What London and Tauranga's housing markets have in common

ANALYSIS: As a headline, it makes for devastating reading: Tauranga is worse than London for house price affordability. 

Of course, that statement comes with a huge caveat. No one is saying that homes are more expensive to buy in Tauranga than London - the median house price in Tauranga's most expensive suburb, Mount Maunganui, is $743,000, according to the latest OneRoof/Valocity figures. You'd have to cough up almost double that amount just to break into London's property market, and to buy a house in the city's most expensive suburb you are looking an average price of £1.77 million ($3.38 million).

Affordability is the key challenge identified by the 15th annual Demographia International Housing Affordability Study, and that's where Tauranga households are worse off than those in London: incomes don't match house prices.

The median house price in Tauranga is $623,000, the median household income only $68,800 a year, meaning it would take people in the city more than nine years to pay off a house, were they to pour every cent into their repayments.

Londoners have the chance to earn big city bucks, median household income there is £55,800 ($105,020), so, according Demographia, it would take buyers 8.3 years to pay off a house, under the above premise.

Blame London's slip in the rankings to become a touch more affordable on Brexit. According to real estate agency Your Move, the average asking price for a house in the UK capital has tumbled below £600,000 for the first time since August 2015.

Last week the Royal Institution of Chartered Surveyors (Rics) reported that house prices in the UK were falling at their fastest rate in six years, and that the outlook for sales was the weakest in two decades, as uncertainty over Britain's decision to leave the EU starts to bite.

London's wealthiest suburbs have been hit hardest, with prices in Kensington and Chelsea dropping more than a fifth (21.2 percent) in the last 12 months and falling by almost a quarter in Westminster Now is time to snap up a Belgravia mansion - one listed at £100 million last year recently sold for £60 million.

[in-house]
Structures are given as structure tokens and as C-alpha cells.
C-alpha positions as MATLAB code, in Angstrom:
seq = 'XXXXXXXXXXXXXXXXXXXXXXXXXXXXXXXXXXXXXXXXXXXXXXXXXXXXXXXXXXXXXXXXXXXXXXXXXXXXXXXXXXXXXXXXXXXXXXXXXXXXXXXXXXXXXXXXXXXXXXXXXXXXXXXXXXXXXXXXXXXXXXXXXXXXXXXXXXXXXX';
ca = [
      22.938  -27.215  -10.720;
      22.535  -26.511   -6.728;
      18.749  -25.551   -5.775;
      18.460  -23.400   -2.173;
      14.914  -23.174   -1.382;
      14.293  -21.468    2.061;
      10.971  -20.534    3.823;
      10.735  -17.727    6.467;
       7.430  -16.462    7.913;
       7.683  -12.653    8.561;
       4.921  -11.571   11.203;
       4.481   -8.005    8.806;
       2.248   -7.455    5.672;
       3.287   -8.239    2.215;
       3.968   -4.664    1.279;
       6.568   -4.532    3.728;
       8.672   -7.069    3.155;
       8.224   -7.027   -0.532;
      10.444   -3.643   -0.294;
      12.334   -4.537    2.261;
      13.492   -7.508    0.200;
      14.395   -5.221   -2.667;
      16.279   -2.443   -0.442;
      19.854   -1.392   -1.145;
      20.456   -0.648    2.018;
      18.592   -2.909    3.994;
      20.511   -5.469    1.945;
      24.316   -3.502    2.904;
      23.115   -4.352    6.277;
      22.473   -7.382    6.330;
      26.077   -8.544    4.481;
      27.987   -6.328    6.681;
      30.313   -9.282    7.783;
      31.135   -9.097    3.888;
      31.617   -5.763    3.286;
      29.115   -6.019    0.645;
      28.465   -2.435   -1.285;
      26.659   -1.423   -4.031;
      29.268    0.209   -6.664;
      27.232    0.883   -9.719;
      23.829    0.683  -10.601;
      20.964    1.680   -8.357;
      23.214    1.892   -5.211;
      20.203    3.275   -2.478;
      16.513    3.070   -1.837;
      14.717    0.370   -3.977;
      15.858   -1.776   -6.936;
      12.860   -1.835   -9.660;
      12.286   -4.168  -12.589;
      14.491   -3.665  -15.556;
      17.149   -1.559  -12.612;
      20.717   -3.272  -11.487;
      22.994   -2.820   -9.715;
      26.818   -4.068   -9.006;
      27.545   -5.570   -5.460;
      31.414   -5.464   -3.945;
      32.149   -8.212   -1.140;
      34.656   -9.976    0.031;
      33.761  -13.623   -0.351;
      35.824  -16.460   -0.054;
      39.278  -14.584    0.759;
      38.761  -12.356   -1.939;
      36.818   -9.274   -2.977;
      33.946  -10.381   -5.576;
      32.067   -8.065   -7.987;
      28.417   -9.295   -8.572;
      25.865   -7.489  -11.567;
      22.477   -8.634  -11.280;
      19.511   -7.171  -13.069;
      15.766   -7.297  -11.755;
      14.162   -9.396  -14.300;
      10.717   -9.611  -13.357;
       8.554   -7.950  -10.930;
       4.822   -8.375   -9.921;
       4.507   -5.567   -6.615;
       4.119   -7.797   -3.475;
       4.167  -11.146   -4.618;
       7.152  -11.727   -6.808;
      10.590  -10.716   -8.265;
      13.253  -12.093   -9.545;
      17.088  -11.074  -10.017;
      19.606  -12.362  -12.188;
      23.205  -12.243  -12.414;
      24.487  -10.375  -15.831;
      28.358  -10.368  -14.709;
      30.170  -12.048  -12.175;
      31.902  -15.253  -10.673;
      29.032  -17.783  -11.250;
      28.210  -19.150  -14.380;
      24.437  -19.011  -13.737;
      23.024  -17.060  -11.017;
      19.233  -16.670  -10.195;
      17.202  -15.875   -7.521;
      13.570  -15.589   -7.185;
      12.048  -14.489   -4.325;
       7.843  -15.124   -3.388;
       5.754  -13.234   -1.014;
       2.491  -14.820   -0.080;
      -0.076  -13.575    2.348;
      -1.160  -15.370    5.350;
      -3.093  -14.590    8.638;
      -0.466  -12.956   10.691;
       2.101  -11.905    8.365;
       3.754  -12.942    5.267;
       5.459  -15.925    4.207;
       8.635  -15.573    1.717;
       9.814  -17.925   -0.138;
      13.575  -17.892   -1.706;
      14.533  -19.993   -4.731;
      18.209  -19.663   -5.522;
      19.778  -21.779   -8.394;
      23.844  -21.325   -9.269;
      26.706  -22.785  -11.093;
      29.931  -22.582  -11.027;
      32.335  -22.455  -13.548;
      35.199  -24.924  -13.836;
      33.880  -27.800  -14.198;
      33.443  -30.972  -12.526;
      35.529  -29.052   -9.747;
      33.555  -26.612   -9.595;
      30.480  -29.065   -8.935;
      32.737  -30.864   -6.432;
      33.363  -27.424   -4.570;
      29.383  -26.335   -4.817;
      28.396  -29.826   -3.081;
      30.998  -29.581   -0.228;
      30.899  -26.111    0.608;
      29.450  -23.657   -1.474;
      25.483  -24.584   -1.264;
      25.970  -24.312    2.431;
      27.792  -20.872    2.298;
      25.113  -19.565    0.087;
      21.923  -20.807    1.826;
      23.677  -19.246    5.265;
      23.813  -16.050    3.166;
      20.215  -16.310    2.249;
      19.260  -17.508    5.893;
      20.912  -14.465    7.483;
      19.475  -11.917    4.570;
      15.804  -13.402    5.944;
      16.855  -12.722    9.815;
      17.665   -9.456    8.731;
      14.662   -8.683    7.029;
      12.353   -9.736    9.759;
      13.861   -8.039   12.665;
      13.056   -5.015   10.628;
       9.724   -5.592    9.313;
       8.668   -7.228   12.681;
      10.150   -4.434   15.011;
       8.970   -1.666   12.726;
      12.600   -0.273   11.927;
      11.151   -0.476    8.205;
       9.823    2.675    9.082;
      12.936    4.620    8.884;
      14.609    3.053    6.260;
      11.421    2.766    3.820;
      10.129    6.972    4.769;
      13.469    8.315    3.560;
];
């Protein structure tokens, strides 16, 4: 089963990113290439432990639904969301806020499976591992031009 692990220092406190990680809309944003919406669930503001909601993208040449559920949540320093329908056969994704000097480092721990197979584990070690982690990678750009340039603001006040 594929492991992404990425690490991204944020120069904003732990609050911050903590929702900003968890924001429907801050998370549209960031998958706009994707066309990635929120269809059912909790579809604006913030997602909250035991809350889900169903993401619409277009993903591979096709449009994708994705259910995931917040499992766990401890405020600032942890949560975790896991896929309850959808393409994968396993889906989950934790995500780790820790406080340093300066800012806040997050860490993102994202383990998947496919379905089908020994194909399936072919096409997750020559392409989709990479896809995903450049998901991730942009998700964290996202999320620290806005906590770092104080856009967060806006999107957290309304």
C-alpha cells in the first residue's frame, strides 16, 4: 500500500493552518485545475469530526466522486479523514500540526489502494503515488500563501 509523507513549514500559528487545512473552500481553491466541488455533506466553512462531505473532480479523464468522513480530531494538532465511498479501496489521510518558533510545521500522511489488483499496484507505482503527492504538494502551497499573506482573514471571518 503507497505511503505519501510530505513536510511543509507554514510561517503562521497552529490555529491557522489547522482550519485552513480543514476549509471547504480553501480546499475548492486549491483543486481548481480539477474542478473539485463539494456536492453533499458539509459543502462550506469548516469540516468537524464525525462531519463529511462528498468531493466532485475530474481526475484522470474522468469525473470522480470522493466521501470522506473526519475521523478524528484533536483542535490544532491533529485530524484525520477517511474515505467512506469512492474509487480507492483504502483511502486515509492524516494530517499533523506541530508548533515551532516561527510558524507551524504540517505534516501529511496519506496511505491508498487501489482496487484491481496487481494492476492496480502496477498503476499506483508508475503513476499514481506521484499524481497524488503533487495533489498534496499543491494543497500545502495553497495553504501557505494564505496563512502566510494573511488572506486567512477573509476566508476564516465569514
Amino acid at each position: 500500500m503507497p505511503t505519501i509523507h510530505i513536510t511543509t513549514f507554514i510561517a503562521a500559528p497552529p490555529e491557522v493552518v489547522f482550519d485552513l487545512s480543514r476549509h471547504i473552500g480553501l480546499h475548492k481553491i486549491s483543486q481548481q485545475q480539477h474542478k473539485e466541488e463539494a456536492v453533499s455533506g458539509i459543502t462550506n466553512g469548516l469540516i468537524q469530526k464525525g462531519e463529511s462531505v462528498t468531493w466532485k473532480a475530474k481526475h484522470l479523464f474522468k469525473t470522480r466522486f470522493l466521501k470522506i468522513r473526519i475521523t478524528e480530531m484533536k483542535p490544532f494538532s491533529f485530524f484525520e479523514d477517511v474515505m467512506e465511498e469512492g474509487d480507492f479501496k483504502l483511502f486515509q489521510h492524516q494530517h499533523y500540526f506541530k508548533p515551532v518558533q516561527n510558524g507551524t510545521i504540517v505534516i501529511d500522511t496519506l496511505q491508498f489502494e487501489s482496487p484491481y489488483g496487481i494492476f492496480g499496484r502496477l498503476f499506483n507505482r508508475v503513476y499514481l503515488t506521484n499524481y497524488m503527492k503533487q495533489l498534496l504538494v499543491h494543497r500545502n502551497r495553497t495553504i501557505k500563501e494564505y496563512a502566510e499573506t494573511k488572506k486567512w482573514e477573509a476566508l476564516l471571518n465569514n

Tauranga and London's housing markets have one key thing in common: both have been inflated by the rapid influx of investor and outside buyers - Aucklanders in Tauranga's case and the global rich in London's. However the recent slowdown in Tauranga's market suggests that out of town buyers no longer see the city as the place to go to for a bargain.

And, not surprisingly, the cities diverge quite noticeably is on liveability. London is outstripped by Tauranga and the rest of New Zealand when it comes to our lower crime, pollution, social deprivation and the cost of groceries and other living costs.

Yes, there are more high-paying jobs in London, more theatres, more galleries and better restaurants, but you have higher chance of being stabbed or falling through the social cracks there than in Tauranga.

As a former resident of London, I can attest to the grinding effect the capital can have on your finances and happiness. It’s not so much a city but a ten-handed pick-pocket rifling through your clothes, lifting everything you have and laughing in your face.

As far as I am aware, Tauranga isn’t synonymous with misery. Its beachside location and easy lifestyle have been key factors in its rise.

However, Tauranga is good example of what can happen (and is happening) to other appealing provincial housing markets around New Zealand.

If salaries don't keep pace with house prices, locals get pushed out. This can be good and bad. Bad because you have to move from where your roots and family may be strongest, good because it breathes life into surrounding, less expensive housing markets: Rotorua has benefited from Tauranga's boom, as Hamilton and Tauranga have benefited from Auckland's.


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